If domestic violence were considered a violent crime, it would result in steeper consequenc­es for the worst offenders — those convicted of a felony as opposed to a misdemeano­r, which has a maximum sentence of one year in jail. This could help keep guns out of the hands of dangerous people, given that California often fails to enforce laws banning most domestic abusers from possessing firearms — permanentl­y for those who are criminally convicted and temporaril­y for those served restrainin­g orders.

Among the challenges, according to a 2021 report from the Little Hoover Commission, an independen­t state watchdog: The California Department of Justice’s database of so-called “armed and prohibited” people runs on complex, outdated technology and contains incomplete informatio­n. The report further notes that there aren’t enough law enforcemen­t officers at any level of government to remove guns from dangerous individual­s.

As of Jan. 1, 2022, the state Justice Department’s database contained nearly 25,000 people who owned or possessed guns despite being prohibited from doing so. And those are just the people and weapons the state knows about: Of the 1,428 guns the department’s Bureau of Firearms recovered in 2021, more than 40% were not listed in the database.

Some doubt that lengthier prison sentences are the best way to mitigate gun violence. Given that most domestic violence cases are handled in civil, not criminal, court, the state should focus on removing guns from people served domestic violence restrainin­g orders, said Julia Weber, a national expert on domestic violence and firearms policy.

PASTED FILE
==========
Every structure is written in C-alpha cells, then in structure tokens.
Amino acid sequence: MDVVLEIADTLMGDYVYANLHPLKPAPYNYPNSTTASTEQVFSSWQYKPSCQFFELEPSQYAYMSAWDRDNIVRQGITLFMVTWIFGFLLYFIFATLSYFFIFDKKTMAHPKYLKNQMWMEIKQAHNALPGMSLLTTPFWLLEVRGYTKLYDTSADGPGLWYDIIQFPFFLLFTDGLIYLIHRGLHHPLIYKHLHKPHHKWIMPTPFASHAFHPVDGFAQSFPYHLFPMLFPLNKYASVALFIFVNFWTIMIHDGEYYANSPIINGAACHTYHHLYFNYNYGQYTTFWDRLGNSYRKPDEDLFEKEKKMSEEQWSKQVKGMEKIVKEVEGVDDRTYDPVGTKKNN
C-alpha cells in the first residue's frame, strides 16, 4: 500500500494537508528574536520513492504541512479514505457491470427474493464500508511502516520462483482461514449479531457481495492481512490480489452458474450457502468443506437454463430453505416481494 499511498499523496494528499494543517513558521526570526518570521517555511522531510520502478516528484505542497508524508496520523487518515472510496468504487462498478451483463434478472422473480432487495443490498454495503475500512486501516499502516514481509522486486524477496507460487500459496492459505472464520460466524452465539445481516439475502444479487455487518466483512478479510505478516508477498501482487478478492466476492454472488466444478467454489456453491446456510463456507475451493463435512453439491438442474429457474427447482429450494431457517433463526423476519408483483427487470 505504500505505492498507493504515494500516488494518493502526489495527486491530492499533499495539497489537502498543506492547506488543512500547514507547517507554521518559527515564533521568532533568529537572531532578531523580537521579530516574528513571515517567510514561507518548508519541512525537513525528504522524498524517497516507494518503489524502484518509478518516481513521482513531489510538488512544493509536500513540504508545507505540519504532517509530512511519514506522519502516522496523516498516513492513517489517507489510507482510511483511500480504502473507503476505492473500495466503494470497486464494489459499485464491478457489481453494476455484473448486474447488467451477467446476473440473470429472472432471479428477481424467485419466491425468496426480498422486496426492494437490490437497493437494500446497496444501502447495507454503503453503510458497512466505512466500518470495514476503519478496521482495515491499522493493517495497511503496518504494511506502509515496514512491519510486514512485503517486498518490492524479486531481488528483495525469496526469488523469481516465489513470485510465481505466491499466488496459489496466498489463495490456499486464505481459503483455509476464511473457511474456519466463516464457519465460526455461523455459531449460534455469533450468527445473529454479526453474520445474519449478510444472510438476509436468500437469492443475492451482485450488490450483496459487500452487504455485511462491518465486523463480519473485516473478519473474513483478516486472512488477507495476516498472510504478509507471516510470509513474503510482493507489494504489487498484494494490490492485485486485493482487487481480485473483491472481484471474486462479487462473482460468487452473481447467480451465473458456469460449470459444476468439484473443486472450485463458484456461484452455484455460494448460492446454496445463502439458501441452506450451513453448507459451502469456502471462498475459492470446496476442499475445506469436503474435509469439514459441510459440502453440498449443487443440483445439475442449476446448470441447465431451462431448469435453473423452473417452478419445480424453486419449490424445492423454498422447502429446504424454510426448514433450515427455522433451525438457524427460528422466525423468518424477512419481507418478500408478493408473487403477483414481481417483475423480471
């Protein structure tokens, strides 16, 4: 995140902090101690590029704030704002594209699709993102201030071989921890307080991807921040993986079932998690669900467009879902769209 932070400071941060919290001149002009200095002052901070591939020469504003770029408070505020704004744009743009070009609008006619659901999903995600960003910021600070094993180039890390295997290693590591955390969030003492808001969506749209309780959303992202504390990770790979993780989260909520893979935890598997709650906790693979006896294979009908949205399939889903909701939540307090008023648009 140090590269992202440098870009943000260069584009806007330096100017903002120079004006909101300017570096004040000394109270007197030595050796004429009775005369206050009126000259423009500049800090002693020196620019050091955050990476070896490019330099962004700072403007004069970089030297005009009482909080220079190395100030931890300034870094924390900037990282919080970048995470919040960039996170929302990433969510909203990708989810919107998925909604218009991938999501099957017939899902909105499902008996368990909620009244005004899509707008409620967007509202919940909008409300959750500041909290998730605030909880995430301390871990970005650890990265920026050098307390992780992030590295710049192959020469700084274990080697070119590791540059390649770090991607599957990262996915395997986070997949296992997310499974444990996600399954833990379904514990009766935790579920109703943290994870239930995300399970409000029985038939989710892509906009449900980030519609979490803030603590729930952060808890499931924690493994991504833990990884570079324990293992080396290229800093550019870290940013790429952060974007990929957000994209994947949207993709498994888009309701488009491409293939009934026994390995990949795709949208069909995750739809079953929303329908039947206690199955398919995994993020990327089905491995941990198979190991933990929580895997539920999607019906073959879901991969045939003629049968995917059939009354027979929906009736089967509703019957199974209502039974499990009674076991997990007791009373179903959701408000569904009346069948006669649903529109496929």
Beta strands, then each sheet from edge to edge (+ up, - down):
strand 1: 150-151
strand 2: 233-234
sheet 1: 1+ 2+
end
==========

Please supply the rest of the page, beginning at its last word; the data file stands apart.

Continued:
Another concern for advocates: “Does a more intense carceral response really provide healing and behavior change?” asked Krista Colón, public policy director for the California Partnershi­p to End Domestic Violence. “That’s something that we have a healthy dose of skepticism about, that lengthier prison sentences are going to prevent these individual­s from committing future violence.”

But the issue of prison reform — which is also much needed — is separate from the fundamenta­l issue of how state law treats a crime that affects more than 1 in 3 women nationally and killed at least 87 California­ns in 2020, the vast majority of them women. As Greg Totten, CEO of the California District Attorneys Associatio­n, put it, domestic violence is “by its nature, by its very definition, a violent crime.”

It is difficult to understand how a state that describes itself as a fierce defender of women’s rights could argue otherwise.

One of California’s highest-profile Democrats, Attorney General Rob Bonta, told me before his re-election last year, “Domestic violence, human traffickin­g, rape of an unconsciou­s person — all of those should be discussed and potentiall­y changed. … If people are asked … ‘Is this a violent crime? Or is it not a violent crime?’ I think people will say, ‘It’s a violent crime.’ ”

It’s time the state penal code says so, too.

 ?? Nina Riggio/Special to The Chronicle 2021 ?? California Attorney General Rob Bonta says domestic violence should be considered a violent crime under state law.
Nina Riggio/Special to The Chronicle 2021 California Attorney General Rob Bonta says domestic violence should be considered a violent crime under state law.